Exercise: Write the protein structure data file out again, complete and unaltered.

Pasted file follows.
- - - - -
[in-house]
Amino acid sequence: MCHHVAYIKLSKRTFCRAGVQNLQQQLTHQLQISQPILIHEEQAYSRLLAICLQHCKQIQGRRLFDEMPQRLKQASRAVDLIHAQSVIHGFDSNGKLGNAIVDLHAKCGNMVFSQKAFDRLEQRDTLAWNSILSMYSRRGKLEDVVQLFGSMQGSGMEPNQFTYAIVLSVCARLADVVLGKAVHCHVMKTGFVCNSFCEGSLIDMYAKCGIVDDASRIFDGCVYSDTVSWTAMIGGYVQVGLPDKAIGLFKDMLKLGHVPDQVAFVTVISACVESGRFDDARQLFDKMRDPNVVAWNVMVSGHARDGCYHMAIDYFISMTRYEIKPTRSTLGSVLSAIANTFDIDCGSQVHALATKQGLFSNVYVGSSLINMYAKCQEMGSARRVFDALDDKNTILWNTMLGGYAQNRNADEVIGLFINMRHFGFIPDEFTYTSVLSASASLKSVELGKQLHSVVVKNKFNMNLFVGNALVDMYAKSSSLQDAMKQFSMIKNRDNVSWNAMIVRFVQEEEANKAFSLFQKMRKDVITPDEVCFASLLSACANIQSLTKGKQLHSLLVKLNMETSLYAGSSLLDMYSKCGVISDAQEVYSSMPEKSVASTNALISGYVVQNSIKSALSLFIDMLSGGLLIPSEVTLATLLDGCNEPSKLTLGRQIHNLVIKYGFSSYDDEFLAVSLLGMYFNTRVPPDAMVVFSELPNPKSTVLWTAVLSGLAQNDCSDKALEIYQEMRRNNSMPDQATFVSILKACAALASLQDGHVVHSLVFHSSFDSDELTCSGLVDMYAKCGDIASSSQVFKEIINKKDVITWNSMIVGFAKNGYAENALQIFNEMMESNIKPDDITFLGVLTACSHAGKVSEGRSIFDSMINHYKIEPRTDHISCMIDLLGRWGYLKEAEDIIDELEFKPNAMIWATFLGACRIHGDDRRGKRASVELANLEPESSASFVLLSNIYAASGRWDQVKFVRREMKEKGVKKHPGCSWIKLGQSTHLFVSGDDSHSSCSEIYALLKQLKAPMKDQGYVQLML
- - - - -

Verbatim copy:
[in-house]
Amino acid sequence: MCHHVAYIKLSKRTFCRAGVQNLQQQLTHQLQISQPILIHEEQAYSRLLAICLQHCKQIQGRRLFDEMPQRLKQASRAVDLIHAQSVIHGFDSNGKLGNAIVDLHAKCGNMVFSQKAFDRLEQRDTLAWNSILSMYSRRGKLEDVVQLFGSMQGSGMEPNQFTYAIVLSVCARLADVVLGKAVHCHVMKTGFVCNSFCEGSLIDMYAKCGIVDDASRIFDGCVYSDTVSWTAMIGGYVQVGLPDKAIGLFKDMLKLGHVPDQVAFVTVISACVESGRFDDARQLFDKMRDPNVVAWNVMVSGHARDGCYHMAIDYFISMTRYEIKPTRSTLGSVLSAIANTFDIDCGSQVHALATKQGLFSNVYVGSSLINMYAKCQEMGSARRVFDALDDKNTILWNTMLGGYAQNRNADEVIGLFINMRHFGFIPDEFTYTSVLSASASLKSVELGKQLHSVVVKNKFNMNLFVGNALVDMYAKSSSLQDAMKQFSMIKNRDNVSWNAMIVRFVQEEEANKAFSLFQKMRKDVITPDEVCFASLLSACANIQSLTKGKQLHSLLVKLNMETSLYAGSSLLDMYSKCGVISDAQEVYSSMPEKSVASTNALISGYVVQNSIKSALSLFIDMLSGGLLIPSEVTLATLLDGCNEPSKLTLGRQIHNLVIKYGFSSYDDEFLAVSLLGMYFNTRVPPDAMVVFSELPNPKSTVLWTAVLSGLAQNDCSDKALEIYQEMRRNNSMPDQATFVSILKACAALASLQDGHVVHSLVFHSSFDSDELTCSGLVDMYAKCGDIASSSQVFKEIINKKDVITWNSMIVGFAKNGYAENALQIFNEMMESNIKPDDITFLGVLTACSHAGKVSEGRSIFDSMINHYKIEPRTDHISCMIDLLGRWGYLKEAEDIIDELEFKPNAMIWATFLGACRIHGDDRRGKRASVELANLEPESSASFVLLSNIYAASGRWDQVKFVRREMKEKGVKKHPGCSWIKLGQSTHLFVSGDDSHSSCSEIYALLKQLKAPMKDQGYVQLML